LVMH Breakfast at Tiffany’s

What kind of accessories would the Ferrari buyer choose to outfit his/her new GT? Among several companies, one comes to mind that allows investors to buy a piece of the brand: LVMH Moet Hennessy Louis Vuitton. The company, which boasts some 70 special and world-famous luxury brands under its umbrella is best described as an ‘aspirational’ brand. And in the global macro-socioeconomic context, it might be described recession proof stock. Like Ferrari, LMVH can count on much higher profit margins than its mainstream equivalents. But, unlike Ferrari, even the less fortunate might, if impulsive enough, buy a small entry-level item like a keychain, a t-shirt or a pen at one of the various boutiques. Ferrari has also started to operate this way by offering a variety of branded products and experiences (the Ferrari World theme park in Abu Dhabi for example). And LMVH is another of those stocks that has experienced extraordinary performance over the past five years:

The latest catalyst for LMVH stock comes via New York. On November 25, LVMH has managed to eat its breakfast at Tiffany’s, acquiring the famous brand known for the light blue box (perhaps the largest luxury brand acquisition ever) a month after rumors that the two companies were in talks surfaced in October at a price of $135/share for the humble total sum of $16.2 billion – that’s almost two billion more than LMVH’s initial offer of $14.5 billion.

With the sale of Tiffany’s an iconic American brand – immortalized by Audrey Hepburn in one of the most famous movies of the 1960’s – has become French. But, given LMVH’s reach, Tiffany’s global presence will only spread because it will serve as the spearhead of LMVH’s strategy to reach its biggest competitor, the Swiss Richemont SA, which generates about 50.0% of its revenue from jewelry. Tiffany’s will enable LMVH to almost double its jewelry & watch division (TAG Heuer, Chaumet, Zenith, Hublot) which accounted for some $4.1 billion in revenues in 2018. Tiffany’s also allows LMVH to gain a major presence in the lucrative ‘wedding’ business. Indeed, the company generates almost a quarter of overall revenue from engagement and wedding rings. In a more global logic, the fact that Tiffany’s has become ‘French’ should enable it to overcome some of the declining sales that have characterized the past few quarters of slight guidance misses. Most analysts attributed the sales drop to the continuing trade tensions between Washington and Beijing.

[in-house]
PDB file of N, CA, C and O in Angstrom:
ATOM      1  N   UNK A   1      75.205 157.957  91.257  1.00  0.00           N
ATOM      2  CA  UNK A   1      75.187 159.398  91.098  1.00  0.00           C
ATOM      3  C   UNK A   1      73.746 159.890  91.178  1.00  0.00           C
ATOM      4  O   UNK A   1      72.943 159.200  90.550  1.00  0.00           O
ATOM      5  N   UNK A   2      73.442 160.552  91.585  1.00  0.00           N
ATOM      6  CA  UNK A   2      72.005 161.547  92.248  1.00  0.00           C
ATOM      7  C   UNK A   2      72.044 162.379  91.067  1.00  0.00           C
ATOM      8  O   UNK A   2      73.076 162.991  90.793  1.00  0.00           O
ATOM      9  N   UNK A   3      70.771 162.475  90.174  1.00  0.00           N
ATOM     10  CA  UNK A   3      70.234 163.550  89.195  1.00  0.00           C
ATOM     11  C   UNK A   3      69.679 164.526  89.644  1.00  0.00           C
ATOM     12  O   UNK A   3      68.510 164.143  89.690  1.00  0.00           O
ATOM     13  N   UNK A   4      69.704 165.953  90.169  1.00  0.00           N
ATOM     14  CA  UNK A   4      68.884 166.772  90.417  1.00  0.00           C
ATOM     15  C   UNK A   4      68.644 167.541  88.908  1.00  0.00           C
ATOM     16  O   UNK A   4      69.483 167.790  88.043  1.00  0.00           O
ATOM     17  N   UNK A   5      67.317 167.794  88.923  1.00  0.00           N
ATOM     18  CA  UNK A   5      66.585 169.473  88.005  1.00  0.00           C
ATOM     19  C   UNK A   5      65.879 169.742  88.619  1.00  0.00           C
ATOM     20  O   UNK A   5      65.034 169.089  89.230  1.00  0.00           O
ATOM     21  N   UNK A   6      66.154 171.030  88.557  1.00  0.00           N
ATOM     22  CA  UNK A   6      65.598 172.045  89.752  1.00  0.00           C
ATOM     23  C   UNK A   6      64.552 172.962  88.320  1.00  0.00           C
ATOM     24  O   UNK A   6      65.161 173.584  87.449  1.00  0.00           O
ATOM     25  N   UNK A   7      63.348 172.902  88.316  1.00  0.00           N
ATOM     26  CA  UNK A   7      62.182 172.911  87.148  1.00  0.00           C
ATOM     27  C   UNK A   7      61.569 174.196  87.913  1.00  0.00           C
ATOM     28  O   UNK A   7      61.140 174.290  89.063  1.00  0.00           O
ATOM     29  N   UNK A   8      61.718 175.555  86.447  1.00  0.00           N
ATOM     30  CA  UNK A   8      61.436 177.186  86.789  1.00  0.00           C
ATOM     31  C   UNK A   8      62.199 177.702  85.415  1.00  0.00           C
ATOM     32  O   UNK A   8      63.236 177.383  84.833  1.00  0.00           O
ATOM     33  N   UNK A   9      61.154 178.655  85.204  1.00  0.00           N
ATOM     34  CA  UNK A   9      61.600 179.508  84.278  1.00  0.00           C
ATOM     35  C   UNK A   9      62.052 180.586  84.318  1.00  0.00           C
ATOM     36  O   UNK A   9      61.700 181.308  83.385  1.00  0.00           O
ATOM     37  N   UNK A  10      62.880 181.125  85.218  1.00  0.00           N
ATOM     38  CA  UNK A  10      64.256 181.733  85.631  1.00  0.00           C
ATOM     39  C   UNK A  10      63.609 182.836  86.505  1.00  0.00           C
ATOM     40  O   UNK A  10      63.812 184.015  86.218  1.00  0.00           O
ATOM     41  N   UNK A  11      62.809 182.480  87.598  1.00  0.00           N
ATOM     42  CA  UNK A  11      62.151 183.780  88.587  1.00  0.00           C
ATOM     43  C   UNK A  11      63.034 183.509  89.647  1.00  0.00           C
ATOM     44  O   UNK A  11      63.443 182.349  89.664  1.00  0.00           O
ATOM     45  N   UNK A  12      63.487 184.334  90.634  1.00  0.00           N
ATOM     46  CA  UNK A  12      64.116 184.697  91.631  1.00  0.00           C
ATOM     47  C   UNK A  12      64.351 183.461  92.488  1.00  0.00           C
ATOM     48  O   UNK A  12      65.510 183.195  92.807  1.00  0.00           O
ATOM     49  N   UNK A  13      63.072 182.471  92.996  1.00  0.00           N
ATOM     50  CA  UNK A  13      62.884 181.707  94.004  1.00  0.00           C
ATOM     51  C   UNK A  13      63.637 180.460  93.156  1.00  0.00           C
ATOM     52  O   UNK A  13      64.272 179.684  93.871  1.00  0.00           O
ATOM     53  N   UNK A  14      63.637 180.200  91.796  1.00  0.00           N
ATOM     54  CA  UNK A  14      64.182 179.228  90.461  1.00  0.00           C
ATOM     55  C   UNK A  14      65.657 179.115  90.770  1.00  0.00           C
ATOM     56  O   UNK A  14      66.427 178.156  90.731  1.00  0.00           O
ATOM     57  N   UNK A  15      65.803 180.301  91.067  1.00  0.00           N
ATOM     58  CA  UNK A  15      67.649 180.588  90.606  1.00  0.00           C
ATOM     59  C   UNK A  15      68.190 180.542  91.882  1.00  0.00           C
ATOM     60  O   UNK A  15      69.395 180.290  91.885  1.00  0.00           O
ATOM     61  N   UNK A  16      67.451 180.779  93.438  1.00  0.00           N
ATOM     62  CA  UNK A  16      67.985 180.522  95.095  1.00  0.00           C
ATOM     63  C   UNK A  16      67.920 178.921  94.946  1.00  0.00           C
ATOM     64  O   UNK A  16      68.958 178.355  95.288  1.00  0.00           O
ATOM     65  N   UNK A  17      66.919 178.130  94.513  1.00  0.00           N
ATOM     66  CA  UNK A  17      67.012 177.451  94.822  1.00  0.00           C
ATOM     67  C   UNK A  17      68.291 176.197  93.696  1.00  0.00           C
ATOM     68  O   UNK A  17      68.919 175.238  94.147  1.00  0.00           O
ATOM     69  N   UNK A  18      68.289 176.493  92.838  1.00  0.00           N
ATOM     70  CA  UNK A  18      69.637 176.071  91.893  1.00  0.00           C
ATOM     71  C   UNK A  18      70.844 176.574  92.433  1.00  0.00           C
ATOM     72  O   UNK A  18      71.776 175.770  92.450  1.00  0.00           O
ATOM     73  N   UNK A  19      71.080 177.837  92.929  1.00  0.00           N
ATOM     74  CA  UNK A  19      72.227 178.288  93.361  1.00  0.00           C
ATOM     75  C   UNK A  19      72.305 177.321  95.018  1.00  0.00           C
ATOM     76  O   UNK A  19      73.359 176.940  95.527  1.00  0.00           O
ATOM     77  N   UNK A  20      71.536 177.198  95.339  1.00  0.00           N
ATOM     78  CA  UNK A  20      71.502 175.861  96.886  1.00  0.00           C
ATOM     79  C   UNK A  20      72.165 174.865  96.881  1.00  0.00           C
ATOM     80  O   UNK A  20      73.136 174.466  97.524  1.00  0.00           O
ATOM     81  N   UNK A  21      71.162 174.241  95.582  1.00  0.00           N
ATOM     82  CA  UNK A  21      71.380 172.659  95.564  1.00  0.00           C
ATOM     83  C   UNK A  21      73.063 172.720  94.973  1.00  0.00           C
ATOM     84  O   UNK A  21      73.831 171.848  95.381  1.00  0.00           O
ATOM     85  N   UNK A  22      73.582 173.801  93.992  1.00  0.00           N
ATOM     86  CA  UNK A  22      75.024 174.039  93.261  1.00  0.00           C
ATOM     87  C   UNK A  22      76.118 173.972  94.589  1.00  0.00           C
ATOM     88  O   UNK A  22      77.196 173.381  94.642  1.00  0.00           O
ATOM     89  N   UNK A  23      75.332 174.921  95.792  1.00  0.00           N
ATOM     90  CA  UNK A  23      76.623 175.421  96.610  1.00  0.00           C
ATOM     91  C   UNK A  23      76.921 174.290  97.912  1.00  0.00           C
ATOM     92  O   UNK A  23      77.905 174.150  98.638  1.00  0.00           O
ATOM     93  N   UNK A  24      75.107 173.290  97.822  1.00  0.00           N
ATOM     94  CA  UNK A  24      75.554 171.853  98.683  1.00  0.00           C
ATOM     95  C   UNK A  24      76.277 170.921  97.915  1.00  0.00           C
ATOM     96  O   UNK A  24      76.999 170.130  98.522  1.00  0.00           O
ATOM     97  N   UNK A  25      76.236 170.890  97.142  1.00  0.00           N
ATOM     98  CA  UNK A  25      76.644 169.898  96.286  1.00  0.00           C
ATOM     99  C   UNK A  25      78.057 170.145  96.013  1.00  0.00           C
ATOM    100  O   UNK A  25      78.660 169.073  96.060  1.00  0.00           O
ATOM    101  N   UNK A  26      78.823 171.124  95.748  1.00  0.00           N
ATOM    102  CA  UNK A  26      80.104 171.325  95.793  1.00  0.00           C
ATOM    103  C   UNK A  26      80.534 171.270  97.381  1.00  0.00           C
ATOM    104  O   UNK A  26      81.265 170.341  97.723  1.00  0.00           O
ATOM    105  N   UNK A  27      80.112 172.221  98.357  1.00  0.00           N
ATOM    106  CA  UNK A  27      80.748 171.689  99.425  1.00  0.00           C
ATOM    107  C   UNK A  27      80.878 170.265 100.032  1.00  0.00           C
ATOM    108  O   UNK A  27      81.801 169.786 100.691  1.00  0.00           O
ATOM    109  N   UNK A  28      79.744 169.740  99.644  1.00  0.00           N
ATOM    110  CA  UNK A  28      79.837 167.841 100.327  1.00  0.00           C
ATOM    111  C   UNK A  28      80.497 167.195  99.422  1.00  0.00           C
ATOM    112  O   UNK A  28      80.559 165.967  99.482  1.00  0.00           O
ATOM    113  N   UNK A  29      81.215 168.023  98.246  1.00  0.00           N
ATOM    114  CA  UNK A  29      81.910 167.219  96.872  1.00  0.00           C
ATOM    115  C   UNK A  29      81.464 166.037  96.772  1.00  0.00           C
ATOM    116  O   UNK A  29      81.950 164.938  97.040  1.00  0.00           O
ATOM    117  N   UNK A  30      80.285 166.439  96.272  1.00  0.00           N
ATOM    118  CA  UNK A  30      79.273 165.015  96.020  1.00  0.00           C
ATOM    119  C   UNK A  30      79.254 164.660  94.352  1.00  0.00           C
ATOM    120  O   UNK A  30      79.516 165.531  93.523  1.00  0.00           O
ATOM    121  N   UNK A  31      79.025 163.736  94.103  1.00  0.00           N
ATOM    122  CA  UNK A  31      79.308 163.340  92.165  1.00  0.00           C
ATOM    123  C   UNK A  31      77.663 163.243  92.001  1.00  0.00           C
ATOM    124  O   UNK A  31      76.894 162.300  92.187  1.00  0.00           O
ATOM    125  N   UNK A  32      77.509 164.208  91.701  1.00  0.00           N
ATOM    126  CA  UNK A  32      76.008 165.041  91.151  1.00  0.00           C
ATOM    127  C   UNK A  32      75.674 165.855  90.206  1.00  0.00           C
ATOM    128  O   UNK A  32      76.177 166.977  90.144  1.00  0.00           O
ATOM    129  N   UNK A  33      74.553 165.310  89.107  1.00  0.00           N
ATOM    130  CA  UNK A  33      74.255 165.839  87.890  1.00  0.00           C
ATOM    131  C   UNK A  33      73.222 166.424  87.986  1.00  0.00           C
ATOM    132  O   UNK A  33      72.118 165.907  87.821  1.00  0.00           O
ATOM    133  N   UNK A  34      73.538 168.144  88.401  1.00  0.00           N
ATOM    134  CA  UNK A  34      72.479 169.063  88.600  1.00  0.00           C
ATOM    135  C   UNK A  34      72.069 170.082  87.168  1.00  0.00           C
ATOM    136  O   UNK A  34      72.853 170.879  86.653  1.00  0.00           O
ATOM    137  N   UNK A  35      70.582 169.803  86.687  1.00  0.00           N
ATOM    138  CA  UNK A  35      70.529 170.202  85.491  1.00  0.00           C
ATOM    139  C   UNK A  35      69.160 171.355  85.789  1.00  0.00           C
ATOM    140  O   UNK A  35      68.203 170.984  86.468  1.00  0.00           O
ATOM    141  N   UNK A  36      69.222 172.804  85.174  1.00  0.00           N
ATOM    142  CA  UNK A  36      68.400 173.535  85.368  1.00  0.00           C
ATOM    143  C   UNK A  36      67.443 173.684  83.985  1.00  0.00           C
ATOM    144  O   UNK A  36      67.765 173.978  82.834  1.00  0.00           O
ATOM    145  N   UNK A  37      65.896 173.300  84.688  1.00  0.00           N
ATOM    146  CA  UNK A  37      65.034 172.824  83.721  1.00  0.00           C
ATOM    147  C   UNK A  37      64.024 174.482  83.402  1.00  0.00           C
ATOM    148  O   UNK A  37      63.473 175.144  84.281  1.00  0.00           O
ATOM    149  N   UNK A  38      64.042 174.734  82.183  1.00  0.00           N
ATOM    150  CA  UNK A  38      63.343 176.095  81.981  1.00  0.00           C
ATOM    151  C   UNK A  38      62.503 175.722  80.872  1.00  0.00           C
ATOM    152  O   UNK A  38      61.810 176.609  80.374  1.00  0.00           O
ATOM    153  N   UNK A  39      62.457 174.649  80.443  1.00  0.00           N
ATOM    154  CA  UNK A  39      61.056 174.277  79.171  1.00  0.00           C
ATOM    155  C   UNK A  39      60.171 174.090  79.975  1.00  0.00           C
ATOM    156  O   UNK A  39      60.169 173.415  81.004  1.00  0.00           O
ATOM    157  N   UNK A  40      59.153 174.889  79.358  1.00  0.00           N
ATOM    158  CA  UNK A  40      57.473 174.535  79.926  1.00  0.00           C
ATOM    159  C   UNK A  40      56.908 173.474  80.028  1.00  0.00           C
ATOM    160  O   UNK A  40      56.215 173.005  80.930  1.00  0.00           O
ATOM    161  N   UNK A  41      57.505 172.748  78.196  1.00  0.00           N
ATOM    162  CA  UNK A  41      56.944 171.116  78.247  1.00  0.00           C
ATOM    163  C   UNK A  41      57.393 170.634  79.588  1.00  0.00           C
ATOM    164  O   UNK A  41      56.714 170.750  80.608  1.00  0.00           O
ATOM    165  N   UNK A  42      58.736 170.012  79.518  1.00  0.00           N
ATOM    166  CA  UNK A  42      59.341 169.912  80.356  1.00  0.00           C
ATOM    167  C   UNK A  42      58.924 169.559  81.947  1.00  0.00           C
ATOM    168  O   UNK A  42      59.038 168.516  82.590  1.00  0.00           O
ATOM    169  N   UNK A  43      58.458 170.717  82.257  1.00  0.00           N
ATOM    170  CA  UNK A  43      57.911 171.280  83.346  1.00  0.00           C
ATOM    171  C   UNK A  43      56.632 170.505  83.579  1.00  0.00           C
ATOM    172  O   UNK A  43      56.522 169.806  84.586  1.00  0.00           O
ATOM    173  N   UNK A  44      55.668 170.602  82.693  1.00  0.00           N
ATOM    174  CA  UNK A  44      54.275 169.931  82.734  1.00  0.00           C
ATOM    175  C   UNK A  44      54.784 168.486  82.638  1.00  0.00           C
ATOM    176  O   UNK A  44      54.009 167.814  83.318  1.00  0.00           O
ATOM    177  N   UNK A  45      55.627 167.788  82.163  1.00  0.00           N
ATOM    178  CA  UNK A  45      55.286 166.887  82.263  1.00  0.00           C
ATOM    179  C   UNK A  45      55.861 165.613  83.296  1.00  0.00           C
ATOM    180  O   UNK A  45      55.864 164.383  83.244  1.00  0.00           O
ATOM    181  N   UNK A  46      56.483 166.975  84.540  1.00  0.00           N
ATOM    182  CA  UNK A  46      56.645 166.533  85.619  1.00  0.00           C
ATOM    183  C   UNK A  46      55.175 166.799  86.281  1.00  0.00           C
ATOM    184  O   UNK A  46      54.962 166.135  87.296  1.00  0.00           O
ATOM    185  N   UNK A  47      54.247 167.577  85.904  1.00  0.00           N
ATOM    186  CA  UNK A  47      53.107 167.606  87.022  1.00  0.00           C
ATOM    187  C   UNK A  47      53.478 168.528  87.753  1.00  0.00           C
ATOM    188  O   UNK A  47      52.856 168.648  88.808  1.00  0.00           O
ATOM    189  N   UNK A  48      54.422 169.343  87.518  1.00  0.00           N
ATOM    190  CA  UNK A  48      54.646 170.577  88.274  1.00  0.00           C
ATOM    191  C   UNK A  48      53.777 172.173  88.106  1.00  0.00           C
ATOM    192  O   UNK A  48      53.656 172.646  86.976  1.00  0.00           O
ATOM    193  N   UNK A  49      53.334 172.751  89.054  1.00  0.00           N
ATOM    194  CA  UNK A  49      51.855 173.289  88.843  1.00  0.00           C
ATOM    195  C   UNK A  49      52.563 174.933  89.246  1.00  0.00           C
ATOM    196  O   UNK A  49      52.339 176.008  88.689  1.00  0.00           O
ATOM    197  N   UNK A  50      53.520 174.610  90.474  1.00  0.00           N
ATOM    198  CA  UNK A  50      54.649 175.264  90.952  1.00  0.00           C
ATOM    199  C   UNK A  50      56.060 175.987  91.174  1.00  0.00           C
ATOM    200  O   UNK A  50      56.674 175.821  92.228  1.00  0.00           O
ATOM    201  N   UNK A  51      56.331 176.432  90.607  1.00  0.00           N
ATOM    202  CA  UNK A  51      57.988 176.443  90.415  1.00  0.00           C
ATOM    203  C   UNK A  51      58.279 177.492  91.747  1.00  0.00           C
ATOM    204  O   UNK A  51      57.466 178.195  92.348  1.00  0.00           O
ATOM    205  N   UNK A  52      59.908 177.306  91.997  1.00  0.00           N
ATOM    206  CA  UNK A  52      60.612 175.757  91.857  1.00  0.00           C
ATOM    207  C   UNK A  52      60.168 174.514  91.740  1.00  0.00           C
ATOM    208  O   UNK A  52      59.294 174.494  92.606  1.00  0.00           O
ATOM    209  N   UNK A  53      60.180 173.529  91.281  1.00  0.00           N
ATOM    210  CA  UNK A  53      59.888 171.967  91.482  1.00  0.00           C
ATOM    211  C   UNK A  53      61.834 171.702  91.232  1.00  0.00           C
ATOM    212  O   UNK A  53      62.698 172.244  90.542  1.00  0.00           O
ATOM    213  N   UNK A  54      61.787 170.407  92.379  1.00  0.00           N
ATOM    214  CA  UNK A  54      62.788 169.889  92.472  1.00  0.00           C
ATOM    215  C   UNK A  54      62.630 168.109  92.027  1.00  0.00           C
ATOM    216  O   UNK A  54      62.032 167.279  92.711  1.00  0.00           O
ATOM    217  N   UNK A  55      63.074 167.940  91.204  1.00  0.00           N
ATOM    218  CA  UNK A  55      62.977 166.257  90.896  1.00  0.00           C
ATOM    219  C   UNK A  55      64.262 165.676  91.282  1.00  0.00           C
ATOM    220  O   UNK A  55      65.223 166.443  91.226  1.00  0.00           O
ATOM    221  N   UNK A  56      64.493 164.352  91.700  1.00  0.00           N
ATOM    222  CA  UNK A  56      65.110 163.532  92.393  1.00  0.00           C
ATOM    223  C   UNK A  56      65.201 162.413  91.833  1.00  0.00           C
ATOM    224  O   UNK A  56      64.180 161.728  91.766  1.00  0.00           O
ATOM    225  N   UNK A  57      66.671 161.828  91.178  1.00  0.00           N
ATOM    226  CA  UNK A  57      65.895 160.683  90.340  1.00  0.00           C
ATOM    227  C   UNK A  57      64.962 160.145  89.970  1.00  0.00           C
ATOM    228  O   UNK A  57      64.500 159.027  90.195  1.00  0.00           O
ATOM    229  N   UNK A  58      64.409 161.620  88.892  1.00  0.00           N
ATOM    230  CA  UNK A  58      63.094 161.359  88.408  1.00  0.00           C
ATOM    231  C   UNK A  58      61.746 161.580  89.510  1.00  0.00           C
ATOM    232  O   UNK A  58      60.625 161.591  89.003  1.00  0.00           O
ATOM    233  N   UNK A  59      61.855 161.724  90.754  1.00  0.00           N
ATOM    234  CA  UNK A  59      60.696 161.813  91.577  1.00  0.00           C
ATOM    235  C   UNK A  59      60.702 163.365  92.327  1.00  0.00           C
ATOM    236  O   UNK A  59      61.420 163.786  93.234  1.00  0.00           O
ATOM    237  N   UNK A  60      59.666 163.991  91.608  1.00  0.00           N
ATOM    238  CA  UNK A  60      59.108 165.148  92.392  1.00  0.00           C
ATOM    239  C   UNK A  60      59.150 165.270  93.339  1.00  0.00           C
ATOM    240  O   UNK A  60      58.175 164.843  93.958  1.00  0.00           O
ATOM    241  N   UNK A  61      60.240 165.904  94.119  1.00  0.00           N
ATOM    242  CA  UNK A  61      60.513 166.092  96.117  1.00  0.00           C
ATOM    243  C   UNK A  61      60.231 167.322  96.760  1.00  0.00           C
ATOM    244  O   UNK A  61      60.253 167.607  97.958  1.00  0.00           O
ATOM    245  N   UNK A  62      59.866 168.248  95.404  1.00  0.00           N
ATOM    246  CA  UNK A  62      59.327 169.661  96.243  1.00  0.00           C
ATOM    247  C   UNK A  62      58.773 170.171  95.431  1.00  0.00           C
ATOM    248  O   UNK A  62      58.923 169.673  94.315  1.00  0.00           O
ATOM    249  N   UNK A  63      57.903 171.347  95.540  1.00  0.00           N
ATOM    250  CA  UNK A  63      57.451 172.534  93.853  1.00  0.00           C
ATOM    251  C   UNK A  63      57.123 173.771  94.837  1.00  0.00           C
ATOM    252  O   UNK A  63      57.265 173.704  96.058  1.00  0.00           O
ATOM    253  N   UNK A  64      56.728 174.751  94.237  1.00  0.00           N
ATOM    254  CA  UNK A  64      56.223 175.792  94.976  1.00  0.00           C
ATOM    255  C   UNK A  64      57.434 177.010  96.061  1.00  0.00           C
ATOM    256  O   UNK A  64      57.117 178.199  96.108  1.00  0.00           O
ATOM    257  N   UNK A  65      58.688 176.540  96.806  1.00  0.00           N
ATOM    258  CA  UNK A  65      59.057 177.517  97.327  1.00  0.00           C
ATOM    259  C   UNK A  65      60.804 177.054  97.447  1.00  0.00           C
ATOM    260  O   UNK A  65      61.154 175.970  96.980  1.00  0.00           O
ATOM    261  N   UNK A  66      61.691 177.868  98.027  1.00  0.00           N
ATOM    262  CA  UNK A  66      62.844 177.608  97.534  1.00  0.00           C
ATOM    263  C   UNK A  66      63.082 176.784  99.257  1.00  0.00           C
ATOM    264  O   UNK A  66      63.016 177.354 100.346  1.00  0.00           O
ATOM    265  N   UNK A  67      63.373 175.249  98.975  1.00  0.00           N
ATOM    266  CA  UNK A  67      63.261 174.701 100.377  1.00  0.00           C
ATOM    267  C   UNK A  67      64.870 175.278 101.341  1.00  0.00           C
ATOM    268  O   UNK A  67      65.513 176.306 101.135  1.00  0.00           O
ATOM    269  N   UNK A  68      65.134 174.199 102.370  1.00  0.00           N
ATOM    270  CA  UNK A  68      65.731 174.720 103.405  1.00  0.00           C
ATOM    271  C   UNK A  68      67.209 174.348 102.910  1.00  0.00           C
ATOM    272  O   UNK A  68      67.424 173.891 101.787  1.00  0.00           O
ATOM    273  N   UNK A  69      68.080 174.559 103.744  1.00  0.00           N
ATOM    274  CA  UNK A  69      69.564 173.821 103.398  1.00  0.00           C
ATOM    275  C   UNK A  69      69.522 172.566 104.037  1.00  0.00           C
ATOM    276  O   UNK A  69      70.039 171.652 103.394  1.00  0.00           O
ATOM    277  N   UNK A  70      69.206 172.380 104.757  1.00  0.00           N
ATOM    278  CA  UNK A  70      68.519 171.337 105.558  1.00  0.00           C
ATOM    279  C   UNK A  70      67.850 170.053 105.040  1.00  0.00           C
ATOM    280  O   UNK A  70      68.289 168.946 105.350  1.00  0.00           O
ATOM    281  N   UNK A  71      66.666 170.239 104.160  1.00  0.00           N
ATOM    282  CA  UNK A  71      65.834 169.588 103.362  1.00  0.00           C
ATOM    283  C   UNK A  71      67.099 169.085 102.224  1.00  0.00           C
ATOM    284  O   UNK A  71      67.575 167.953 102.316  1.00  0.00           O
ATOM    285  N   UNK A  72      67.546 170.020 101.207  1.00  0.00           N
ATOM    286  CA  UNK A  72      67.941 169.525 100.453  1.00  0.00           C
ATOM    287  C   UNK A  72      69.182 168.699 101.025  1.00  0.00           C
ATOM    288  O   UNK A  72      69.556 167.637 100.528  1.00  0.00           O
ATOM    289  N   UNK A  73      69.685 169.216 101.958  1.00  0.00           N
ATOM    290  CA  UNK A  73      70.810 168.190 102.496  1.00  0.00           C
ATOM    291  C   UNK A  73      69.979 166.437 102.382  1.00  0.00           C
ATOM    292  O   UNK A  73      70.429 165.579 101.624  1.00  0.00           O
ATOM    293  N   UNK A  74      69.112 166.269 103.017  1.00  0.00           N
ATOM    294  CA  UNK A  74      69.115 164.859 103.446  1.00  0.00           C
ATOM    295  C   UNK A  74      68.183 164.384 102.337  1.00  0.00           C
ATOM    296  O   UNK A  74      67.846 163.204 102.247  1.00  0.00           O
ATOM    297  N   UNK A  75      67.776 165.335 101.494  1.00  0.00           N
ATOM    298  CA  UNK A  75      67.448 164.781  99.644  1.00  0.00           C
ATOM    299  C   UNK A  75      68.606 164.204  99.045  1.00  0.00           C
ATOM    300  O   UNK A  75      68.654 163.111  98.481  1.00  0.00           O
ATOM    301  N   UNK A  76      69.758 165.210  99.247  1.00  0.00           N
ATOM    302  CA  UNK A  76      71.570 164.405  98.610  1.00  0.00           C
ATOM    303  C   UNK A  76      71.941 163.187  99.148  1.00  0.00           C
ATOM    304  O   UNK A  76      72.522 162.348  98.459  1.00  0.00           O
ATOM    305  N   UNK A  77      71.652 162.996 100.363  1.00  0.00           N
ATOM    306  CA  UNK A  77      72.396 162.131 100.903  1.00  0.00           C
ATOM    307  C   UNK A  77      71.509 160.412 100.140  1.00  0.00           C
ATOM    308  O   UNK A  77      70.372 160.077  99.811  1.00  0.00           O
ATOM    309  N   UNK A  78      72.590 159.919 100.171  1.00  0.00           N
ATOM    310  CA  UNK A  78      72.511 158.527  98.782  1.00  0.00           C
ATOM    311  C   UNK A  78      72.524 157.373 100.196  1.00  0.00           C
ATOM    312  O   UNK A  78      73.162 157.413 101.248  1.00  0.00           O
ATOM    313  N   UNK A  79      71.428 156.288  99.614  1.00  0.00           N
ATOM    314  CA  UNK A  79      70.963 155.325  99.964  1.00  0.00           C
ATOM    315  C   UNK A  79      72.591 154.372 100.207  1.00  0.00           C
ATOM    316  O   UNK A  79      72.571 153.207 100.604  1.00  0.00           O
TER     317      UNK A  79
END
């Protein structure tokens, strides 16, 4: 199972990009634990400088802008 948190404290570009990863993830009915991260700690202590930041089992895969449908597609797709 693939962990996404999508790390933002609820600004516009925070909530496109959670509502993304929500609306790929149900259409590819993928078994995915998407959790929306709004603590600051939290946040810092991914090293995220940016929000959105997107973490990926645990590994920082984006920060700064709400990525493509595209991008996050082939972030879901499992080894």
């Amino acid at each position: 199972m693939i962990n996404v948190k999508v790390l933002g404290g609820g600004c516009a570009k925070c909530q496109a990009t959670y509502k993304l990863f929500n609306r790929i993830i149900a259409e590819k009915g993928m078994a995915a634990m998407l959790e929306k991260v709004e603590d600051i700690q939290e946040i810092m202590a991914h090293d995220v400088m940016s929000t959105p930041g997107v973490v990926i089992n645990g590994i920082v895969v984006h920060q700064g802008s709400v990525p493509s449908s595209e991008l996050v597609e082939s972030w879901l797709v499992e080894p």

The main risk for LMVH now is geopolitical and related to the violent protests in Hong Kong, which have caused sales to drop in the ‘city state’, also affecting Macau and Taiwan in a negative sense. Note that Hong Kong alone might represent anywhere from five to ten percent of sales alone, and the rioters/protesters have kept the tourists – and their dollars – away.

Alessandro Bruno

Alessandro Bruno

Alessandro Bruno, born in Naples, (BA and MA in International Relations, University of Toronto). Alessandro is a research analyst and writer in various business sectors and international politics. He was a Programme Officer for the UN in North Africa and a senior for one of the first international sustainable investment...